Native voices in our education system 

MOUNT DESERT  As part of the commemoration of the bicentennial for statehood, the Mount Desert Island Historical Society welcomes Chris Newell, executive director and senior partner to Wabanaki Relations for the Abbe Museum, to speak about the importance of incorporating Native voices into our education system. Mr. Newell will be the guest speaker for the annual meeting of the Mount Desert Island Historical Society, taking place over Zoom on Tuesday Aug. 4 at 4:30 p.m.  

During the centennial for statehood in 1920, school children learned that the wilderness, waters and forests of Maine had been tamed by their ancestors, a legacy of which to be proud. The few Wabanaki voices present during the celebrations participated as representatives from the past, not modern people deeply affected by statehood and the continuation of colonization. The bicentennial offers only one small opportunity to learn about our past from multiple perspectives, helping us recognize that statehood had different impacts on different people. The important work to incorporate Wabanaki experiences and perspectives into the curriculum of Maine extends far beyond the bicentennial, and the Abbe Museum has been an important partner in bringing about awareness of the need for direct input from Wabanaki communities into the education system.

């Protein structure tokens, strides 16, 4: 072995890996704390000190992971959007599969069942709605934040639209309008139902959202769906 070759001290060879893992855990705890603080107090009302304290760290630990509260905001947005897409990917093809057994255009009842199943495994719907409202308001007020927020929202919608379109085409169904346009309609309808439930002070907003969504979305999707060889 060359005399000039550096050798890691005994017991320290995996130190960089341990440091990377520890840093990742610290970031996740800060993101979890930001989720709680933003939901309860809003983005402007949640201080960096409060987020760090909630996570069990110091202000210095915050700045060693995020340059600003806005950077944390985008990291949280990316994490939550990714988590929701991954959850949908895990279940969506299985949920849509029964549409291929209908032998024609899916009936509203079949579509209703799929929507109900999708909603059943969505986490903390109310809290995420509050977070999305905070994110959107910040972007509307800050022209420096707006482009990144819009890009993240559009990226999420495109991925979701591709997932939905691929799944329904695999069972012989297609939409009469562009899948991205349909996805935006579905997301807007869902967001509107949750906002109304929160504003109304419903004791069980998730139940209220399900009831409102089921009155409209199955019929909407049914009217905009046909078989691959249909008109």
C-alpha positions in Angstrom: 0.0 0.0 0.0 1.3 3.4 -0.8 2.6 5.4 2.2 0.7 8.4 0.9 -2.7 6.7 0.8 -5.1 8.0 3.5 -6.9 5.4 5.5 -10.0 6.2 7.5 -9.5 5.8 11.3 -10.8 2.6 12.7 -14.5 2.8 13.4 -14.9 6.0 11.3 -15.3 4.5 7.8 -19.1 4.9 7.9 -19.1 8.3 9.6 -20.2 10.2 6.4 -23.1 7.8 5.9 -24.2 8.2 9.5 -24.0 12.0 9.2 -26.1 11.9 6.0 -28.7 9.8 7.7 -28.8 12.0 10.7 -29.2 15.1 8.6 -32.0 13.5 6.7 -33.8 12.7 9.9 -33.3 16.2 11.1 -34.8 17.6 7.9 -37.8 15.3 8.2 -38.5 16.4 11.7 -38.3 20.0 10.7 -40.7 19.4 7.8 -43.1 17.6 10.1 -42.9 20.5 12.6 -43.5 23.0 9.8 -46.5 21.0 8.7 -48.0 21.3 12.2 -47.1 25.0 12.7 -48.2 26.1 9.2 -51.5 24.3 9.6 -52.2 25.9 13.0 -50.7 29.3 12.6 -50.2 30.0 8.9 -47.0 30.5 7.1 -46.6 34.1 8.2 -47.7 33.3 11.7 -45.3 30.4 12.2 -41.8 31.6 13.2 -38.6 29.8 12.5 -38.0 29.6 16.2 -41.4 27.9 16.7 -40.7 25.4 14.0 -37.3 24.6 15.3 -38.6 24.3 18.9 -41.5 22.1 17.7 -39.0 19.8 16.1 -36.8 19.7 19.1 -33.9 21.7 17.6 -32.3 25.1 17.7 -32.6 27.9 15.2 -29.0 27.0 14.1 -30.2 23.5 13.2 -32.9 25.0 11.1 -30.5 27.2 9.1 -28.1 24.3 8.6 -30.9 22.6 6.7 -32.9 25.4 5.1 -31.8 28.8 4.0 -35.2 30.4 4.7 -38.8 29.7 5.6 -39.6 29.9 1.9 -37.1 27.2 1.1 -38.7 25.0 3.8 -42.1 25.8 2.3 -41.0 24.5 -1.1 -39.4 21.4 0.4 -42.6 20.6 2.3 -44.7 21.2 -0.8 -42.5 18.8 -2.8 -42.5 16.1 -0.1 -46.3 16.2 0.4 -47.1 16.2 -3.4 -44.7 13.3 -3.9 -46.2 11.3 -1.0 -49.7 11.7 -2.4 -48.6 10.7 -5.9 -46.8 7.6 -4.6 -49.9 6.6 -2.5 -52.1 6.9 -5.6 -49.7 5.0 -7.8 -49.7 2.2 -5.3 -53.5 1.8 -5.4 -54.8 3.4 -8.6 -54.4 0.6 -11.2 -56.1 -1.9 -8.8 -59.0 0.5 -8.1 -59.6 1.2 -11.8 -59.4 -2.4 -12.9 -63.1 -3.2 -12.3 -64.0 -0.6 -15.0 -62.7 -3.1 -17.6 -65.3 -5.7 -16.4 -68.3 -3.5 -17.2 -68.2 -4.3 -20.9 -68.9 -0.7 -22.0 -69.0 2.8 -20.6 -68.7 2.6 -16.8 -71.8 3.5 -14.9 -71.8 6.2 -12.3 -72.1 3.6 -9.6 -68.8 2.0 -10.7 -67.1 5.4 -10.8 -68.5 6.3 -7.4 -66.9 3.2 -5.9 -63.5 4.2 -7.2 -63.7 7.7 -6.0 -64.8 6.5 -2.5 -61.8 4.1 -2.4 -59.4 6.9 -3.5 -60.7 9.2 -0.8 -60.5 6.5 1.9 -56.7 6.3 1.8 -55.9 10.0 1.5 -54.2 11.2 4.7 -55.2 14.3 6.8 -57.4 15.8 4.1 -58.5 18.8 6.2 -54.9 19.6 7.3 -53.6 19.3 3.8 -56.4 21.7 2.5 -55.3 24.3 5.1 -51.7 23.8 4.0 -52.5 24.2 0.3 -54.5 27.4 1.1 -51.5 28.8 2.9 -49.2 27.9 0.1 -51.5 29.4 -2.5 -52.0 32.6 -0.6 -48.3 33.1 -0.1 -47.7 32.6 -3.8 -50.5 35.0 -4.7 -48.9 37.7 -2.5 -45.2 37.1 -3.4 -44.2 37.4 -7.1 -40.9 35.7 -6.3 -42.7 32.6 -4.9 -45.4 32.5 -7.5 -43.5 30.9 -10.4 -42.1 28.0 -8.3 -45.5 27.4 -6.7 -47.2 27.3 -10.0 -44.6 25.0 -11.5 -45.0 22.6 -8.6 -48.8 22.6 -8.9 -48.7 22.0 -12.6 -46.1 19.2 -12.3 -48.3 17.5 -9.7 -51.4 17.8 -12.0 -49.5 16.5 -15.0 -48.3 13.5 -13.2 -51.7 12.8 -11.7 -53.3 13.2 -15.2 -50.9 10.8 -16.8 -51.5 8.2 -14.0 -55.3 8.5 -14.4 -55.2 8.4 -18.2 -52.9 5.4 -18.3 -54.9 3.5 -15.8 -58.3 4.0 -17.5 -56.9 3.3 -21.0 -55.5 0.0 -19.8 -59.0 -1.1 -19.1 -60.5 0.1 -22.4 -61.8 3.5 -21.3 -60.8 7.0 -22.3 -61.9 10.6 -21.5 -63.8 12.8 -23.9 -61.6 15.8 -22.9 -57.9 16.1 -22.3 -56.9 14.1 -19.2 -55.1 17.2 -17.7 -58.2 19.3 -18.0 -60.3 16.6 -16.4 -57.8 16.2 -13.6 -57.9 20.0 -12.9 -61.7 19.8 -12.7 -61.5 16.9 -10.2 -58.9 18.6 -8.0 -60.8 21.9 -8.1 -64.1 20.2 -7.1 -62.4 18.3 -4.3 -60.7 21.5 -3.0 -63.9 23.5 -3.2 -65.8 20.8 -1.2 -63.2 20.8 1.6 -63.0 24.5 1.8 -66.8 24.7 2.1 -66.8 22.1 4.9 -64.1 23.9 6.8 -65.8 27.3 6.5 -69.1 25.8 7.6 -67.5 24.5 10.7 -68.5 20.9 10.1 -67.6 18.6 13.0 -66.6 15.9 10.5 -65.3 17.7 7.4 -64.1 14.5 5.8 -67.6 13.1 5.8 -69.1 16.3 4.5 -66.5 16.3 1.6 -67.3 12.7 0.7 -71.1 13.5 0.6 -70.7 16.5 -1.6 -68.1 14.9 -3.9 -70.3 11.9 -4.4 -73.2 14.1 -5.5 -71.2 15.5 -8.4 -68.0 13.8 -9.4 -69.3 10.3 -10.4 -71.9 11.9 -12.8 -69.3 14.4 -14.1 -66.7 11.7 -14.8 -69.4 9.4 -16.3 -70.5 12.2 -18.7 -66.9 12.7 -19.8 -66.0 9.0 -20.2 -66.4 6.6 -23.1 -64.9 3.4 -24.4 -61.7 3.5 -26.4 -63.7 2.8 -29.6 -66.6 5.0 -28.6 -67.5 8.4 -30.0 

Newell will explore the changing landscape of education and the value of incorporating Native perspectives to educational material. What does decolonization work look like in education and in museums such as the Abbe Museum 

For information or to receive the Zoom link to attend, email Leah Lucey at [email protected] 

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